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Installing a grid intertied
solar electric power system

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Overview System
Financing Panel
Hardware Grounding Rail
Part of the problem solving for my site has to do with the fact that none of the roofs are south facing.  As you can see, I had to build on to the south end of my workshop to mount the solar collectors that I use to heat the building.  So I originally envisioned mounting the panels to a 2 axis tracking array.  But that proved to be problematic, partly because its size would make it a giant eyesore in the garden.  I made a composite image (at left) and decided that this would not do.

By using a tracking array the modules always face directly toward the sun increasing the performance by over 30% per module.  But my friendly local solar dealer, Naoto Inoue at Solar Market,  advised me against that because the motors don't hold up well under heavy wind and snow load with a very large array.  Also the number of panels I would need could not fit on the largest tracking system available, so I would need 2 trackers at a cost of over $8000 each.  Even if I had room in the yard the money would be better spent on panels!

Just to get a sense of scale I built a model of my workshop in Google SketchUp and then a simple scale model of a tracking array.  Wow, that thing is huge!  And as shown it would only meet about 2/3rds of my needs!  This was my first attempt at using SketchUp and I could not figure out how to get the sun positioned correctly - so it is shining from the north in these images!  The pain of learning new software - at least it's free!

If you want to see an equally detailed installation blog of a ground mounted system, (left) then look at Gary Reysa's self-installed system that he put up in November 2009 in Montana.  Gary's web site, is THE site to see for all the DIY (do it yourself) projects you can imagine that relate to solar and sustainable energy.
SketchUp Shadow Settings toolbarSo my next thought was to install the panels on the roof, but since the ridge line is oriented to magnetic north-south I felt it would be best to try and tilt the panels up and mount them on both sides of the roof.  I got the sun position right and was able to move the virtual sun through the daylight hours and seasons to evaluate the shading issues and to optimally space the panels.  This is a really cool feature of SketchUp and I learned a lot about the shading issues arising from the stove pipe.  By moving the sliders around I could watch the shadows move across the model and see when there were shadows on the solar panels at different times of day and year (see movie below).
While this design could work, it would have a lot of trade-offs such as wind loading, not to mention it makes my workshop look like a giant Space Bug!  Not shown in this model is the tree-lined road on the east side of the building (near the car port) that would shade the east panels for much of the morning.  Notice that I refined the model with architectural details and modeled all of my solar collectors.  It took a few hours to learn the software, but it's worth it to see a nicely rendered preview.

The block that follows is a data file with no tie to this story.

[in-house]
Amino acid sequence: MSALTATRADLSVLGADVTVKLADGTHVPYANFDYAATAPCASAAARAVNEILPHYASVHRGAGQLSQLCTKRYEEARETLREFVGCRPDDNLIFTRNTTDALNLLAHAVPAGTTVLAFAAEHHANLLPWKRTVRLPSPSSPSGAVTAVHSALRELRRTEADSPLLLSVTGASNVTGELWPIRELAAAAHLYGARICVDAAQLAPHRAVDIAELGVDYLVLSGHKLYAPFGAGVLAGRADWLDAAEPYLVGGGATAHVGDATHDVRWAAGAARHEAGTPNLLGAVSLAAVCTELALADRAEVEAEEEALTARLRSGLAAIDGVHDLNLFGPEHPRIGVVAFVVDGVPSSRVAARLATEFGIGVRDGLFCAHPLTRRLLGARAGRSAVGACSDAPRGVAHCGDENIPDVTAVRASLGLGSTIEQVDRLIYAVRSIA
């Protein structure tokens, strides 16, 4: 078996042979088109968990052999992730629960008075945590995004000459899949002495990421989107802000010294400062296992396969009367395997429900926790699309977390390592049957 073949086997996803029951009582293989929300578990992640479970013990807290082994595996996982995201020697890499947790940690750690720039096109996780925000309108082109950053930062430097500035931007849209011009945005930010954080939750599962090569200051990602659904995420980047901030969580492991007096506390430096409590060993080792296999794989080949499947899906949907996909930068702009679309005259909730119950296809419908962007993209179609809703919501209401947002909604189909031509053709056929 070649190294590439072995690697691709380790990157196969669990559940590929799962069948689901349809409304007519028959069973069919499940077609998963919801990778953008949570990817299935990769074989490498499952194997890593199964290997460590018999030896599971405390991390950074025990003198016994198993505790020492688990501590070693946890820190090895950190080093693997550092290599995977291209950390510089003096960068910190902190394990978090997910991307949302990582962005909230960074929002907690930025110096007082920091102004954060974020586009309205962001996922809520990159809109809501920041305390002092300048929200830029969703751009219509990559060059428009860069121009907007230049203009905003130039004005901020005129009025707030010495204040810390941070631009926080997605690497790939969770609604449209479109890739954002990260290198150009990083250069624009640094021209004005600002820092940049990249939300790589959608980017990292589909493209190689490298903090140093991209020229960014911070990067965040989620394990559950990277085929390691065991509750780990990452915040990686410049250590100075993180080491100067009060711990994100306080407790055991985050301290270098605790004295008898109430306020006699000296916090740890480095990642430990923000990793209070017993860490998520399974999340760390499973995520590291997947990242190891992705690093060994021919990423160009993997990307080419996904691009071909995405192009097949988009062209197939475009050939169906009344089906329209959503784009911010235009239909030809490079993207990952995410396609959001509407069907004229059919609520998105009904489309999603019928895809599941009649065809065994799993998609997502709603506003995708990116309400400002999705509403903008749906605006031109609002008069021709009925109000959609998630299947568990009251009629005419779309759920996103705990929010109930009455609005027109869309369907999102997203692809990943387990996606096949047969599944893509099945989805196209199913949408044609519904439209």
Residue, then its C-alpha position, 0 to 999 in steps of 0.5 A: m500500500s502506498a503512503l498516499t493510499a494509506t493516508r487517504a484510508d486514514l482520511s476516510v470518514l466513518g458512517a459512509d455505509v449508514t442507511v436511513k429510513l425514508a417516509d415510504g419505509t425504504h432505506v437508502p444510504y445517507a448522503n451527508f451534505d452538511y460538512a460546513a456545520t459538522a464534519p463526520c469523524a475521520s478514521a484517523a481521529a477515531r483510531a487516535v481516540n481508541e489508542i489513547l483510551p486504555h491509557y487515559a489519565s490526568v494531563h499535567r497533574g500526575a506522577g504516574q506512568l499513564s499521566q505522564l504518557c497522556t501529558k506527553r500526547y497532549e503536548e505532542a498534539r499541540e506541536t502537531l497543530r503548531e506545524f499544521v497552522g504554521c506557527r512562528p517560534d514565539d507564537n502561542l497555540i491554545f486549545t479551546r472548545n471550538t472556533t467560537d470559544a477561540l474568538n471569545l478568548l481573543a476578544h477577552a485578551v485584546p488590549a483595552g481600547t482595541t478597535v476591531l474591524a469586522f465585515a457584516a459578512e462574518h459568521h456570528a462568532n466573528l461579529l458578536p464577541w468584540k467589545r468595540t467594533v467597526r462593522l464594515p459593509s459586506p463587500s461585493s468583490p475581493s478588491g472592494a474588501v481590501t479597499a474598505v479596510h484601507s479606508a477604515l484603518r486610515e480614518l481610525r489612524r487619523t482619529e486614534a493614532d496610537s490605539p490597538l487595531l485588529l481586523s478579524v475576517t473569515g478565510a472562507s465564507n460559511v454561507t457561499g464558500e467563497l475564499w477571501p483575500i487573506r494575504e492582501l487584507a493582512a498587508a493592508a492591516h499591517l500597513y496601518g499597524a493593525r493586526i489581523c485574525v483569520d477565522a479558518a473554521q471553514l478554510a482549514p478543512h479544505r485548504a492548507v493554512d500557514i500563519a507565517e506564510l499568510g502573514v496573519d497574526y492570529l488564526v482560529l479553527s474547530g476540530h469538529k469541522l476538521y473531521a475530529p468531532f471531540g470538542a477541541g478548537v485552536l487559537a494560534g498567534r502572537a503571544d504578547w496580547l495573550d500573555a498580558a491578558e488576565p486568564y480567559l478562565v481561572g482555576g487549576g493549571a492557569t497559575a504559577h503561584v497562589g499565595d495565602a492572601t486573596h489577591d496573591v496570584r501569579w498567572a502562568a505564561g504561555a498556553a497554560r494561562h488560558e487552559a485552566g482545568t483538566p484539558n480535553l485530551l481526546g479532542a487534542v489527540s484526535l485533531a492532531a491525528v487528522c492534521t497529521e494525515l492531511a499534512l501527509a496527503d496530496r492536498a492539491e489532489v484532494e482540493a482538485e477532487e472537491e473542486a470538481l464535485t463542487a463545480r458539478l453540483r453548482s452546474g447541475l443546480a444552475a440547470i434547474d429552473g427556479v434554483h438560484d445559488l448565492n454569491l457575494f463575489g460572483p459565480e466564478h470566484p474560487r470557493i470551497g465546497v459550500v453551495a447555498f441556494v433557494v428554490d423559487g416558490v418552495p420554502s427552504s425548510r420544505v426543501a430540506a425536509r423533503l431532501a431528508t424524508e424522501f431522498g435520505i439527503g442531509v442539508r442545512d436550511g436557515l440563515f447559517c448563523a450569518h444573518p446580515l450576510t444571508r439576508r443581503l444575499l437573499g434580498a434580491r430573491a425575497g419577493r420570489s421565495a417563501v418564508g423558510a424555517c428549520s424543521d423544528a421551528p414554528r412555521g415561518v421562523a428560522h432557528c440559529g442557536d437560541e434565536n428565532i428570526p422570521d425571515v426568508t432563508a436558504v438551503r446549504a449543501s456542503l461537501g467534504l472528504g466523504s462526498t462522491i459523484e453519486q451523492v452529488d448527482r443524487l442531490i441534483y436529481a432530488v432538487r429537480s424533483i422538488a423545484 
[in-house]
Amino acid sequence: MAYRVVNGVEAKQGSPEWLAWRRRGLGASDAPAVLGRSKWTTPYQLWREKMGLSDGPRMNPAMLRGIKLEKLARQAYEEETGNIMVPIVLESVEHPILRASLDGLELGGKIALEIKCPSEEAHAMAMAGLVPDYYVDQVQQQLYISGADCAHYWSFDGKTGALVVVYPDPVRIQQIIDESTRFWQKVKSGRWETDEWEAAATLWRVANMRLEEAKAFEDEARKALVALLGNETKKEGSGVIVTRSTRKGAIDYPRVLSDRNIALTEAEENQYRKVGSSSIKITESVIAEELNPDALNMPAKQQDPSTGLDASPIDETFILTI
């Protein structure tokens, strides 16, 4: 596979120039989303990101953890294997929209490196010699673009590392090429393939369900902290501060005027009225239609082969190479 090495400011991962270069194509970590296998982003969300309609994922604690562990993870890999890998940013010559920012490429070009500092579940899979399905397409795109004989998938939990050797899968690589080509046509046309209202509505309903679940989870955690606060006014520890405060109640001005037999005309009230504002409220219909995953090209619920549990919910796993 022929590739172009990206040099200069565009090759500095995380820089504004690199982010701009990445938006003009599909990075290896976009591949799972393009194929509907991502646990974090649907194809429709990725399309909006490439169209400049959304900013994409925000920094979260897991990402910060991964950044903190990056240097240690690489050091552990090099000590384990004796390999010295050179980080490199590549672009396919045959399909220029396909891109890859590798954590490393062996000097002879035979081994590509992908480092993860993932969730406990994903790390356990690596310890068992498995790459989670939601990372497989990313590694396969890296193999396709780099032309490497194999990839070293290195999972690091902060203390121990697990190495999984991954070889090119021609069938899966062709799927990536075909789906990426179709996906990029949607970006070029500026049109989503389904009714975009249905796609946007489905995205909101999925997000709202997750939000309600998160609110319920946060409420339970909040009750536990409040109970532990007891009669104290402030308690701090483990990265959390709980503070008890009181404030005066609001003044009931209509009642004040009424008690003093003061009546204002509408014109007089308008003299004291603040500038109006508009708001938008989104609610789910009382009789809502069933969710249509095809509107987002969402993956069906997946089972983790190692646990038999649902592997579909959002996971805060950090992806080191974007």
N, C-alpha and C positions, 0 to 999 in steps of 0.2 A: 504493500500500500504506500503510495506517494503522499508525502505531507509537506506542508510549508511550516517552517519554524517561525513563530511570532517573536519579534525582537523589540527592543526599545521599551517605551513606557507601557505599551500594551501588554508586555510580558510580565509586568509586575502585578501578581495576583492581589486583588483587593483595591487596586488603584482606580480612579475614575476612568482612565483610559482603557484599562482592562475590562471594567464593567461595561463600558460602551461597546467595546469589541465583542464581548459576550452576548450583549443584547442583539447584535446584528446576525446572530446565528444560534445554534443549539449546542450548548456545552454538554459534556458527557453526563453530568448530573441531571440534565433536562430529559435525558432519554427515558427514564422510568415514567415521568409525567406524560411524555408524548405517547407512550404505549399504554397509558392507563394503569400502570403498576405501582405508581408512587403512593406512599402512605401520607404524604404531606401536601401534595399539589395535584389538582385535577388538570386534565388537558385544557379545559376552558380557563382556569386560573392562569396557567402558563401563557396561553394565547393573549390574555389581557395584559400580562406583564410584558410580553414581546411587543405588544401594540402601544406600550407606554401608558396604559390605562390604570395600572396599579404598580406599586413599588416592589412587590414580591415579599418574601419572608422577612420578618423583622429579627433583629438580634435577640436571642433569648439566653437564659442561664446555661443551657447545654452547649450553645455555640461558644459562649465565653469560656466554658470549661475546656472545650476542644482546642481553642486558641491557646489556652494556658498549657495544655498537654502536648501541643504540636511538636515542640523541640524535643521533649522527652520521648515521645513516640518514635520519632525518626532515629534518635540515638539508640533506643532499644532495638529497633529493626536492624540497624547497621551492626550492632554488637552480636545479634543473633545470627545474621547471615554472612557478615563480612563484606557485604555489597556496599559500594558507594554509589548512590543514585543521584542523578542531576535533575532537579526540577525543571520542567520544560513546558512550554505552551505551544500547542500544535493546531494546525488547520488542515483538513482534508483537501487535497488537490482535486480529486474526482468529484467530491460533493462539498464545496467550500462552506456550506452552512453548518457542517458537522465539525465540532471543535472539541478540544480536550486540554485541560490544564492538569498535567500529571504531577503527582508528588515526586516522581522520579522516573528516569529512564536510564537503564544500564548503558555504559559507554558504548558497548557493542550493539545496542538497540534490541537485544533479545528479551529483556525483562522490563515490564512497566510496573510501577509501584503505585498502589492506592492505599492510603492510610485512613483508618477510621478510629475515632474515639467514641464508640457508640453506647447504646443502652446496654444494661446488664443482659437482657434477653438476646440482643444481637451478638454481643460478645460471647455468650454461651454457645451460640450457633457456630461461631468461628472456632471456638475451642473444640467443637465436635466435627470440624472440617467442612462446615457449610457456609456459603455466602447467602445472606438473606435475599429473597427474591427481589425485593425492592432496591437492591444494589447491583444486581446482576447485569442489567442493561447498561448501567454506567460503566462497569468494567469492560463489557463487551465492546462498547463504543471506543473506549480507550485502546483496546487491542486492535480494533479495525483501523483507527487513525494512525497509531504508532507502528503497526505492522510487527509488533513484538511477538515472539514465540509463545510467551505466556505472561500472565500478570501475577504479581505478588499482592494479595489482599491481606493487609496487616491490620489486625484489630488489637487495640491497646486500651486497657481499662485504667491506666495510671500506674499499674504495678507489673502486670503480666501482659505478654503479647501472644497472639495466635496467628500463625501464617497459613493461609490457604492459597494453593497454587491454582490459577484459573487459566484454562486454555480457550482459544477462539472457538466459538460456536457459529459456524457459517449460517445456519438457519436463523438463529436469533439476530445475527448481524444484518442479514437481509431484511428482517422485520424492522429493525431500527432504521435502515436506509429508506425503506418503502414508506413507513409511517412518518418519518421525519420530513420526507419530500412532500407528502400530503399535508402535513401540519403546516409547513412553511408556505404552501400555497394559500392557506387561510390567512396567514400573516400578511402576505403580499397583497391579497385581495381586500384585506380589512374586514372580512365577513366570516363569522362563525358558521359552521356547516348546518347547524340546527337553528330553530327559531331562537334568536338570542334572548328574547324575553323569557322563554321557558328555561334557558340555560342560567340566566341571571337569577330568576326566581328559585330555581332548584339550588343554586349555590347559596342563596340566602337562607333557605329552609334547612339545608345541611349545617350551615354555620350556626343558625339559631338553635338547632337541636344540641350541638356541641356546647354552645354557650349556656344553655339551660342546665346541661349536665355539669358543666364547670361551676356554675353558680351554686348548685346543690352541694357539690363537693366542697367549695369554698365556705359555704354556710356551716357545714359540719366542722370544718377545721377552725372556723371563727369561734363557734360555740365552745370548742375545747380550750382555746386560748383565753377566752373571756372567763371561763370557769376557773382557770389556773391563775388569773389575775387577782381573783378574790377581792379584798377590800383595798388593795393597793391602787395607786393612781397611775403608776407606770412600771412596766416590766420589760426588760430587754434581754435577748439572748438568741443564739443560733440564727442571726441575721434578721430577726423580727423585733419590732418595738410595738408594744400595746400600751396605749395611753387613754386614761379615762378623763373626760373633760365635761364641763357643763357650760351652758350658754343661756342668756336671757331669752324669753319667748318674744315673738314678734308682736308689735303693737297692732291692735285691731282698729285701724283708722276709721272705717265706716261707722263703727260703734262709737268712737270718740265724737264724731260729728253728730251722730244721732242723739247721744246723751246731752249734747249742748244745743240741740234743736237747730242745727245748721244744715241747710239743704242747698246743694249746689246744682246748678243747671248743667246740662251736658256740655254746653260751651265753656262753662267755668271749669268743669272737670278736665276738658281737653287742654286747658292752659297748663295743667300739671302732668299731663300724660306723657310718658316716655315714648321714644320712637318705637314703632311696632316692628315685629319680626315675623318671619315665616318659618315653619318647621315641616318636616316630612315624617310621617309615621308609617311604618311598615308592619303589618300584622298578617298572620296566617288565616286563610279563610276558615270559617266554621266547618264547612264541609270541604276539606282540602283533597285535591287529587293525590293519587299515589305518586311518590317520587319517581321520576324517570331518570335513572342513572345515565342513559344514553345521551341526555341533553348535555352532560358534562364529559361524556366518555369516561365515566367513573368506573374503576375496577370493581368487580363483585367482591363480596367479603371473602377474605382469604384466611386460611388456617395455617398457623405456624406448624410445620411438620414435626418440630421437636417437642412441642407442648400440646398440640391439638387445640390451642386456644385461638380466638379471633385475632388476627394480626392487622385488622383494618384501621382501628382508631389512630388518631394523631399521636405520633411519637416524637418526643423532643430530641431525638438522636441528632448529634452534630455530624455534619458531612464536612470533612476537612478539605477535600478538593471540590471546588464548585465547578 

So then based on advice from Naoto (my solar dealer) I decided to look at covering the entire west facing slope with panels.  This faces about 18 degrees south of due (solar) west, so it is acceptable.  Using the PV Watts calculator I learned that 30 panels would achieve the desired power rating and it seems that this is the best option for my site.  The panels have no shading from trees or other obstructions at all.  (We later decided to install only 21 panels to start with, based on fiscal realities).
The movie below was taken from the SketchUp screen, by saving "scenes" you can create transitions from one scene to the next.  Here I do a fly-around from noon to dawn on a June day, then show the sun arc from sunrise to sunset in June so you can see the shadows changing and the solar exposure hours of the panels.  If you pause the movie and grab the timeline slider (at top) you can move through time back and forth to watch the blue slider changing the time of day as the movie plays.

The roofing shingles are curling up at the corners, indicating that they are due for replacement.  The building is nearly 20 years old and the shingles were not high quality.  Since it would be more expensive to re-roof the building after installing panels I called some local roofers for estimates.  They confirmed that it would be wise to re-shingle the roof now rather than wait since it is nearing the end of its lifespan.  The lowest bidder ($2800) offered to install architectural shingles at no extra cost, and he will install them right over the existing shingles.  Architectural shingles are thicker and more durable and easier for the roofer to install.  I also chose a light gray because lighter colors last longer and reduce the heat buildup in the summer.  For more information look at the Cool Roof Rating Council site.

March 2013 update.   As I have been adding panels, I have been updating my Google SketchUp model  to pre-visualize shading issues before I install them.  The image at left was created before I installed the two panels tilted out on the South facing wall above my solar collectors.   I was able to learn that the  new panels would not adversely shade my solar collectors, particularly since I drain those during the summer months.

January 2014 update:  A study released in November 2013 shows that west facing solar arrays (in the northern hemisphere) are better at cutting peak electric demand on the grid because demand peak falls later in the day than solar peak in warm climates.  This validated my decision to use the available roof space.